Donald Trump has hailed a "very big day for free and fair trade" after reaching a deal to avert a full-blown trade war with the EU.
Following talks with European Commission President Jean-Claude Juncker at the White House, Mr Trump said the US and EU had agreed to work to resolve their current dispute.
Last month, the US president slapped tariffs on steel and aluminium imports, prompting tit-for-tat measures by Brussels, including tariffs on bourbon whiskey, Levi's jeans and Harley-Davidson motorbikes.
Subsequently, Mr Trump had warned of retaliatory action on EU carmakers.
In a bid to de-escalate the quarrel, Mr Trump said he and Mr Juncker had agreed on Wednesday to "work together toward zero tariffs, zero non-tariff barriers, and zero subsidies" on non-car goods.
The US president said: "This was a very big day for free and fair trade, a very big day indeed."
Mr Trump added the US and EU were "starting the negotiation right now but we know very much where it's going", as he outlined an agreement to work to reduce barriers and increase trade in services, chemicals, pharmaceuticals and medical products.
The US president also declared the EU had agreed to buy "a lot of soybeans" and increase its imports of liquefied natural gas from America.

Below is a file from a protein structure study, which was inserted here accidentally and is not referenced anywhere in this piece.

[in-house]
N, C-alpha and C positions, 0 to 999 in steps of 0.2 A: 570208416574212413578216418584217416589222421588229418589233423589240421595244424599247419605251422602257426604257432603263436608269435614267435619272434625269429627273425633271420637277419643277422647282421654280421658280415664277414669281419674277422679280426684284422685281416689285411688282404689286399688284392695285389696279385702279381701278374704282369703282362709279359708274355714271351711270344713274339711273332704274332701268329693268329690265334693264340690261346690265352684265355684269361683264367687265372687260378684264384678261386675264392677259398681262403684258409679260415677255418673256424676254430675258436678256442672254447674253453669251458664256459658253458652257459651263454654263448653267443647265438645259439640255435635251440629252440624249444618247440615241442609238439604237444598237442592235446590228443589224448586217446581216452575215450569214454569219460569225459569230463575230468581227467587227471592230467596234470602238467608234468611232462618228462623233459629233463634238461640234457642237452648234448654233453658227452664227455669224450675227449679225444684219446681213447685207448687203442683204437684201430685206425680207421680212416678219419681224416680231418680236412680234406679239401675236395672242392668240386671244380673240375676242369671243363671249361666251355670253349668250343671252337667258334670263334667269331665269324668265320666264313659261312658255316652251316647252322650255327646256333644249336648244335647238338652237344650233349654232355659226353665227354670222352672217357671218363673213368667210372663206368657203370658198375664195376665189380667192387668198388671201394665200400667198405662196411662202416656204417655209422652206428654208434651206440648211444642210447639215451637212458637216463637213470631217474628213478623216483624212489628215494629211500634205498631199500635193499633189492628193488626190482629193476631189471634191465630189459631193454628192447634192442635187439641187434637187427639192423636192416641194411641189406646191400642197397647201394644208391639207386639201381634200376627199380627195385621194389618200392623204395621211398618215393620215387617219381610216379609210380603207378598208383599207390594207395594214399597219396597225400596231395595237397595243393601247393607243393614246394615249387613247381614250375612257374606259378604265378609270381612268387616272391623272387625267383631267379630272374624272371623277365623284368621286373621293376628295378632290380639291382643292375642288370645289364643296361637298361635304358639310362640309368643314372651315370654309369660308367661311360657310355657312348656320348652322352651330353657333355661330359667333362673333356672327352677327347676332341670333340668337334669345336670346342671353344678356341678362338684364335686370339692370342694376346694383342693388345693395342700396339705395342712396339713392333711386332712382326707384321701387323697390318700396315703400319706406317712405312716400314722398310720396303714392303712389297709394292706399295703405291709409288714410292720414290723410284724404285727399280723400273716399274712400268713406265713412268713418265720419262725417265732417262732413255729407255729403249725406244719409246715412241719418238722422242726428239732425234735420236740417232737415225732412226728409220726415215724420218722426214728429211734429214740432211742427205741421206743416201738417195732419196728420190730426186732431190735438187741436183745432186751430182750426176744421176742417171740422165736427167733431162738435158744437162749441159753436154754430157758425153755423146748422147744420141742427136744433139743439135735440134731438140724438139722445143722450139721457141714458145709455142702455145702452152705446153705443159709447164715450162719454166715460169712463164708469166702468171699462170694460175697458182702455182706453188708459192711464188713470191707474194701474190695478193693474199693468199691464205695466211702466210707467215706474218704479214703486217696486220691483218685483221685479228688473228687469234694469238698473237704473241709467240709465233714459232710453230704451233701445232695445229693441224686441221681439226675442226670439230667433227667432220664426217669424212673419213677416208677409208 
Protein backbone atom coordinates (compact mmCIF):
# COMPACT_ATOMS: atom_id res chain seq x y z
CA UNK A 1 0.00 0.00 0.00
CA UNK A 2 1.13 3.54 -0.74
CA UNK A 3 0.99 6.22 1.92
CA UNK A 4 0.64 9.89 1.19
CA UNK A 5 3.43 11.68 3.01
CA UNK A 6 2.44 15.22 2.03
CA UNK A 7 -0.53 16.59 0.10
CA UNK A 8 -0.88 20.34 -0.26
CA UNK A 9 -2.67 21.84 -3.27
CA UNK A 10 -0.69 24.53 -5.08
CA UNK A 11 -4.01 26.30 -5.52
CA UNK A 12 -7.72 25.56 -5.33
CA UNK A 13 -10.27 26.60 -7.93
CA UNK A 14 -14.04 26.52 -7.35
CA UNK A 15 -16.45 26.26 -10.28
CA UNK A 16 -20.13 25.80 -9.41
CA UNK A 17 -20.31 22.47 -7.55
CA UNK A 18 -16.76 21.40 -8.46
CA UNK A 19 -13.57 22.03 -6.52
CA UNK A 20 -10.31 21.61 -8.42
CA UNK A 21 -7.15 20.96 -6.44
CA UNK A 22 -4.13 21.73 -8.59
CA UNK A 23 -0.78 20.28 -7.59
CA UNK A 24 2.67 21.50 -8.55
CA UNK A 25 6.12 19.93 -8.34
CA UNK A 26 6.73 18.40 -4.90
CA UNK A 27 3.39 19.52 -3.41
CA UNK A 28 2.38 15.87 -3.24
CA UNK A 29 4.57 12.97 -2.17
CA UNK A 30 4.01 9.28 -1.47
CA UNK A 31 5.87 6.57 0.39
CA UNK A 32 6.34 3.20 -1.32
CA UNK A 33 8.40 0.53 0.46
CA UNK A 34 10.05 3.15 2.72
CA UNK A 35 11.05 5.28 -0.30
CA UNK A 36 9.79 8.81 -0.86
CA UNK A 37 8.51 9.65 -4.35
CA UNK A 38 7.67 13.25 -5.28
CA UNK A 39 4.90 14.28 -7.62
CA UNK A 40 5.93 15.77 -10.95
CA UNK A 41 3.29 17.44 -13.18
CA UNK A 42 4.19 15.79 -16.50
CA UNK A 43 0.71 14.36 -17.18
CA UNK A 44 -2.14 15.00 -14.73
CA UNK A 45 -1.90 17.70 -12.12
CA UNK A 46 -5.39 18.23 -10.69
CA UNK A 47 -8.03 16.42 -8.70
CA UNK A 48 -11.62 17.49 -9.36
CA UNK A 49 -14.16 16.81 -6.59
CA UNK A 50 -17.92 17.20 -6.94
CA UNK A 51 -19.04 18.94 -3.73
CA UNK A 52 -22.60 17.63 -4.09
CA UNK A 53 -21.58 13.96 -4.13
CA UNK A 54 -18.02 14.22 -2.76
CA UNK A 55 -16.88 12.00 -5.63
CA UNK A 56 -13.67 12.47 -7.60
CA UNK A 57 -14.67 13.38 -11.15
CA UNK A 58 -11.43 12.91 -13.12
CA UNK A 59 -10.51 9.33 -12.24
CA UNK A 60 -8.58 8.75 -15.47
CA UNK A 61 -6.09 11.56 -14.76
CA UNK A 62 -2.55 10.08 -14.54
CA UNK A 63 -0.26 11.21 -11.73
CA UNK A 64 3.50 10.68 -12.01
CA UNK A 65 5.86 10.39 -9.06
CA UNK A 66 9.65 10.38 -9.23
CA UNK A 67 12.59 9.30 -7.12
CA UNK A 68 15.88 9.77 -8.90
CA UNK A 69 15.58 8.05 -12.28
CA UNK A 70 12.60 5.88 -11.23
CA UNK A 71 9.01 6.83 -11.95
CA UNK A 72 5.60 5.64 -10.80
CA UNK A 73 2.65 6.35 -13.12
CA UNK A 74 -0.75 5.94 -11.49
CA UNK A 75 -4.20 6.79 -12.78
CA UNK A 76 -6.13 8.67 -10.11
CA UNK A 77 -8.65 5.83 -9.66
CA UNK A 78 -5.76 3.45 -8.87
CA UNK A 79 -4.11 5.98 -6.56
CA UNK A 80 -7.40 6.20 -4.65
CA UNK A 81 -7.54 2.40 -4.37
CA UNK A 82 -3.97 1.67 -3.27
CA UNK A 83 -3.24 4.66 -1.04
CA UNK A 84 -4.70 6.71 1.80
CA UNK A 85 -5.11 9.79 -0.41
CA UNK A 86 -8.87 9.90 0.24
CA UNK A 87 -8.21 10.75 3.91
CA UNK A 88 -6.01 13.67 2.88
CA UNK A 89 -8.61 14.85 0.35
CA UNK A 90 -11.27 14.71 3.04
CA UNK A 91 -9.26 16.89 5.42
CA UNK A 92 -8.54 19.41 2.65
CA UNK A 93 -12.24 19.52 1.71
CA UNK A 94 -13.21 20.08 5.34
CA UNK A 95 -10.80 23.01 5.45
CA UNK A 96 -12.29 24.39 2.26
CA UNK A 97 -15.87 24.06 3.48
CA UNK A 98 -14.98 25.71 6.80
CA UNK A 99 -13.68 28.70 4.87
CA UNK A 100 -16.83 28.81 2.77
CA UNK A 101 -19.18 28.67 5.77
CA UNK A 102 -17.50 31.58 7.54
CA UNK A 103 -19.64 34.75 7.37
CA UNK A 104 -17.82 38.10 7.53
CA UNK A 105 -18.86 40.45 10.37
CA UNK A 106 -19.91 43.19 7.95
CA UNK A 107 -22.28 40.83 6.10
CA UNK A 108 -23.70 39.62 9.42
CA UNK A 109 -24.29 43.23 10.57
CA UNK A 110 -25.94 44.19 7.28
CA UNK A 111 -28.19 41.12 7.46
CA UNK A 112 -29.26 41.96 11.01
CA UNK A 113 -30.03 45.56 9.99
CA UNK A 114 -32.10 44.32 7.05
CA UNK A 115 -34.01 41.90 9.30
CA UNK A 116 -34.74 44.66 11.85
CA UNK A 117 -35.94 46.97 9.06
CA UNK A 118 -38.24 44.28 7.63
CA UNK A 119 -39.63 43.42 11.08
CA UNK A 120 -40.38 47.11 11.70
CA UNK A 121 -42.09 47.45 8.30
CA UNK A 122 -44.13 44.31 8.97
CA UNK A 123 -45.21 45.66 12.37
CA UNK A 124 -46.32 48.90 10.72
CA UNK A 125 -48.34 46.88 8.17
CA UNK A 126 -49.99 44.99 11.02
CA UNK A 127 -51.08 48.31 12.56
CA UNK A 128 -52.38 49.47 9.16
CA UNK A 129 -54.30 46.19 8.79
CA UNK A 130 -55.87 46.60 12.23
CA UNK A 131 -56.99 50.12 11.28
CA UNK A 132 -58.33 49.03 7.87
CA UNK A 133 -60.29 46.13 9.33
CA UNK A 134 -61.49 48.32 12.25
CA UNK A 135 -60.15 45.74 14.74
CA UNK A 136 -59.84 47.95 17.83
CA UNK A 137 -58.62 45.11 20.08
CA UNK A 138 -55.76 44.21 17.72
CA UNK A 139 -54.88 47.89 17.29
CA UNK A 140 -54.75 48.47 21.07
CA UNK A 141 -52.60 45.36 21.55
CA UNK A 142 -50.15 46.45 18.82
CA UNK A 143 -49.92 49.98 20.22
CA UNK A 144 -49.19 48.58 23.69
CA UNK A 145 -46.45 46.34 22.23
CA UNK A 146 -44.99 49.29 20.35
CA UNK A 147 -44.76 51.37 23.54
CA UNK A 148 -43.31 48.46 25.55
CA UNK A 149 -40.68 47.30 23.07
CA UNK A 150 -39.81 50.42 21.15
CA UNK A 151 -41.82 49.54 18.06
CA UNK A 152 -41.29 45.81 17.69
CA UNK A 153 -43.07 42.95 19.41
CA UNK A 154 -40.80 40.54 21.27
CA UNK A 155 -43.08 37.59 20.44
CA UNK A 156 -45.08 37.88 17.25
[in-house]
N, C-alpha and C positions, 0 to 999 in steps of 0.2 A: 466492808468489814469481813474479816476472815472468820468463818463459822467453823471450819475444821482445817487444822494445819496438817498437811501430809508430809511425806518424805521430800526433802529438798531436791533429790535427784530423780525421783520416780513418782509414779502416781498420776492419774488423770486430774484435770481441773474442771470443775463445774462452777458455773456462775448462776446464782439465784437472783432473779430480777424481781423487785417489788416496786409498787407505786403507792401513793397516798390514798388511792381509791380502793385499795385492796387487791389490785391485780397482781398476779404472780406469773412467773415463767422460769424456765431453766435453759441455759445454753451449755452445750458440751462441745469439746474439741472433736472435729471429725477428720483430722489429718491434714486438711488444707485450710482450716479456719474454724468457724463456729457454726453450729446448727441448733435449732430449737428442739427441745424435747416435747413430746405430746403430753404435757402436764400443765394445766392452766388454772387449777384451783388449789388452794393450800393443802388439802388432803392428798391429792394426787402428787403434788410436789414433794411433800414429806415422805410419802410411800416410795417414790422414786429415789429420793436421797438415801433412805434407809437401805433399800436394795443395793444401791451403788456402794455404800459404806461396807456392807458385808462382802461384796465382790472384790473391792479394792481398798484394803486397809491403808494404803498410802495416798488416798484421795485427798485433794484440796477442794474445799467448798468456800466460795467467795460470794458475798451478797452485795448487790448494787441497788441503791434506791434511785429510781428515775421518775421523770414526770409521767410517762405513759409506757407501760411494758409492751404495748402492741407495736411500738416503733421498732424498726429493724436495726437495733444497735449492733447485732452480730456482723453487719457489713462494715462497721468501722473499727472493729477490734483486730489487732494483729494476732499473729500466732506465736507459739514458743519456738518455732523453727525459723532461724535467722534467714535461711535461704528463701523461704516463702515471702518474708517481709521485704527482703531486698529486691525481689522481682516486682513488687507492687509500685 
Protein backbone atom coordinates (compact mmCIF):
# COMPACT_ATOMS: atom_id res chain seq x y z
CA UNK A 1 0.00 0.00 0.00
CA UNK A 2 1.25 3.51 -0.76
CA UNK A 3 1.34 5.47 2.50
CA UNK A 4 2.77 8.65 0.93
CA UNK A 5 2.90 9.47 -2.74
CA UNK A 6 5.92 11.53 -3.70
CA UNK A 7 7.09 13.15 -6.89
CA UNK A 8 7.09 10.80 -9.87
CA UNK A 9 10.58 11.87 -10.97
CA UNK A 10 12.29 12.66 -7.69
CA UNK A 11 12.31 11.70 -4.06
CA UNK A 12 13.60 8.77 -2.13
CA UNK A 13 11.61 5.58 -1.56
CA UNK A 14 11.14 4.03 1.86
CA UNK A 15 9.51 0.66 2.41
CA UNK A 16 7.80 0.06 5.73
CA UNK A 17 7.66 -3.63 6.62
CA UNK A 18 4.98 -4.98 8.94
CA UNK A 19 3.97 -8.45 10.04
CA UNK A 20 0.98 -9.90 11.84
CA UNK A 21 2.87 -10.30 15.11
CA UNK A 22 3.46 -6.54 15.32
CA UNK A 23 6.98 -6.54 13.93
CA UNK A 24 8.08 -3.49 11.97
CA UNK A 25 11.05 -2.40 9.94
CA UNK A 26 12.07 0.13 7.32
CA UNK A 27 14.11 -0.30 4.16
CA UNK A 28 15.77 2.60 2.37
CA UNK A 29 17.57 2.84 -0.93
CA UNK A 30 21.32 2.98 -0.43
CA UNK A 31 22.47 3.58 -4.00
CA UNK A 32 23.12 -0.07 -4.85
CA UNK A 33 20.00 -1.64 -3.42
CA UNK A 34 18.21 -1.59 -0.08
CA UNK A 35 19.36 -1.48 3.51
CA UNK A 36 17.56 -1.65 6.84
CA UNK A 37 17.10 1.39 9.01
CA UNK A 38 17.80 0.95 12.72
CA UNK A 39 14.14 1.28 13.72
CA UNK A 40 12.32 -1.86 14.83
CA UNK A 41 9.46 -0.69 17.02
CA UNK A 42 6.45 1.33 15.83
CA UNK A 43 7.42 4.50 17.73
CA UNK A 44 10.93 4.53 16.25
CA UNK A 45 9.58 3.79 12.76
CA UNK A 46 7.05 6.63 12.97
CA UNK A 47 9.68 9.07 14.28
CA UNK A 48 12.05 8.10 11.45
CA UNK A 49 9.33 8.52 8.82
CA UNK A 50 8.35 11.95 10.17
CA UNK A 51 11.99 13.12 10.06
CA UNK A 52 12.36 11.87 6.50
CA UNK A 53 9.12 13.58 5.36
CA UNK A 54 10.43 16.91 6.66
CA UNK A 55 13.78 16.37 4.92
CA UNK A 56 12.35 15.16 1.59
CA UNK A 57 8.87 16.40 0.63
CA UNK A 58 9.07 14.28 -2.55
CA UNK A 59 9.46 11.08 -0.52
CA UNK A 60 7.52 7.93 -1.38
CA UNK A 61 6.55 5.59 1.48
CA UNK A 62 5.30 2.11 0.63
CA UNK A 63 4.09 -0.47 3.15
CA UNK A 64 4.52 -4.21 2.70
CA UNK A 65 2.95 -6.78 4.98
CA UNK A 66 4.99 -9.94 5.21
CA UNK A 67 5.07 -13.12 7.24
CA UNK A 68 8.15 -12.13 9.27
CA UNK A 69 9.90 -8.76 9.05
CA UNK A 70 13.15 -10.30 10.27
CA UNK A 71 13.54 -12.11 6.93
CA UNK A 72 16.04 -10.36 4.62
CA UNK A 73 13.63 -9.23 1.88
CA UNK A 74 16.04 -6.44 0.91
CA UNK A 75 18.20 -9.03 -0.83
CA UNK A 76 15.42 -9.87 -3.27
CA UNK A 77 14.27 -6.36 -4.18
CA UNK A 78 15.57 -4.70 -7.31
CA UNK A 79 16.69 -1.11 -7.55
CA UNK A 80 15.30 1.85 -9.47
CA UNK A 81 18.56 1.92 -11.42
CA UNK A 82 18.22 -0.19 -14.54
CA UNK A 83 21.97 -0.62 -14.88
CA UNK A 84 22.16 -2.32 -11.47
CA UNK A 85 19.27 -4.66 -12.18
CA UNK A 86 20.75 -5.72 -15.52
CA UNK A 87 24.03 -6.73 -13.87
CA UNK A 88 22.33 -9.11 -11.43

Appearing alongside Mr Trump at a news conference, Mr Juncker said as long as US-EU negotiations were ongoing the EU would "hold off further tariffs" on American goods.
Mr Juncker added he had travelled to Washington with "the intention to make a deal today and we made a deal today".
He also pledged action to work with the US to reform the World Trade Organisation, which Mr Trump has routinely criticised as being unfair to America.
Germany's economy minister Peter Altmaier immediately hailed news of the agreement, posting on Twitter: "Breakthrough achieved that can avoid trade war and save millions of jobs! Great for global economy!"
American stock markets jumped in their last half-hour of trading in response to reports of a US-EU agreement.
Mr Juncker had earlier told Mr Trump the EU and US, which share a $1tr bilateral trade relationship, are "allies, not enemies" as he urged an easing of tensions.
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Following his White House talks, and after his news conference with Mr Trump, Mr Juncker claimed a "major concession" from the US president was a promise not to increase tariffs on cars and auto parts during negotiations.
Their meeting came after the US president's recent turbulent tour of Europe, in which he attacked Germany and other NATO nations, challenged Prime Minister Theresa May's Brexit strategy, and drew wide criticism for his comments following a meeting with Russia's Vladimir Putin.